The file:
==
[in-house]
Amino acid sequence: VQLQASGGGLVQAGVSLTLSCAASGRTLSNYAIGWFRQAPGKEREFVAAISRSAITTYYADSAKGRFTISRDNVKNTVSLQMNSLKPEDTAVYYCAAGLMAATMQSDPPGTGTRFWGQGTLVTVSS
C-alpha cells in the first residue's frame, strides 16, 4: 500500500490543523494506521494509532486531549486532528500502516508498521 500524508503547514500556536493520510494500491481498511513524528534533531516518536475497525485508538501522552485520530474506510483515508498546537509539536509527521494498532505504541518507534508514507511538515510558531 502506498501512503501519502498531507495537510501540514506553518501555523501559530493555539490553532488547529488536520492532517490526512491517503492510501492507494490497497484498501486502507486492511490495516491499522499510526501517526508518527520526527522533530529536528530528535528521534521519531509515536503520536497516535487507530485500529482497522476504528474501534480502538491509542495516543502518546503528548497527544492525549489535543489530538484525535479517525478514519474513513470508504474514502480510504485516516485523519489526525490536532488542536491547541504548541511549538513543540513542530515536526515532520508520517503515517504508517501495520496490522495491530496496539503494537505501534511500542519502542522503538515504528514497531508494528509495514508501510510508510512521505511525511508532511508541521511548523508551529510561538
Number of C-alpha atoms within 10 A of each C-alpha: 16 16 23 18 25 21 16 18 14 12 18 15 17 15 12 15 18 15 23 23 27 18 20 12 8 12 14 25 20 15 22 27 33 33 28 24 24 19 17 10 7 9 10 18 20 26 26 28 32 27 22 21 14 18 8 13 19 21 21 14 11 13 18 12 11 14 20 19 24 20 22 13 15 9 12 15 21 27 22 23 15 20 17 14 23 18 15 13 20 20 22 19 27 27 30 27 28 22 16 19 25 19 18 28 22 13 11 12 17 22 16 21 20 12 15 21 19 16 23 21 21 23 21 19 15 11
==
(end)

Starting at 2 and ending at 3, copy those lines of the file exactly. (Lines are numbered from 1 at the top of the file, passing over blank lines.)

Amino acid sequence: VQLQASGGGLVQAGVSLTLSCAASGRTLSNYAIGWFRQAPGKEREFVAAISRSAITTYYADSAKGRFTISRDNVKNTVSLQMNSLKPEDTAVYYCAAGLMAATMQSDPPGTGTRFWGQGTLVTVSS
C-alpha cells in the first residue's frame, strides 16, 4: 500500500490543523494506521494509532486531549486532528500502516508498521 500524508503547514500556536493520510494500491481498511513524528534533531516518536475497525485508538501522552485520530474506510483515508498546537509539536509527521494498532505504541518507534508514507511538515510558531 502506498501512503501519502498531507495537510501540514506553518501555523501559530493555539490553532488547529488536520492532517490526512491517503492510501492507494490497497484498501486502507486492511490495516491499522499510526501517526508518527520526527522533530529536528530528535528521534521519531509515536503520536497516535487507530485500529482497522476504528474501534480502538491509542495516543502518546503528548497527544492525549489535543489530538484525535479517525478514519474513513470508504474514502480510504485516516485523519489526525490536532488542536491547541504548541511549538513543540513542530515536526515532520508520517503515517504508517501495520496490522495491530496496539503494537505501534511500542519502542522503538515504528514497531508494528509495514508501510510508510512521505511525511508532511508541521511548523508551529510561538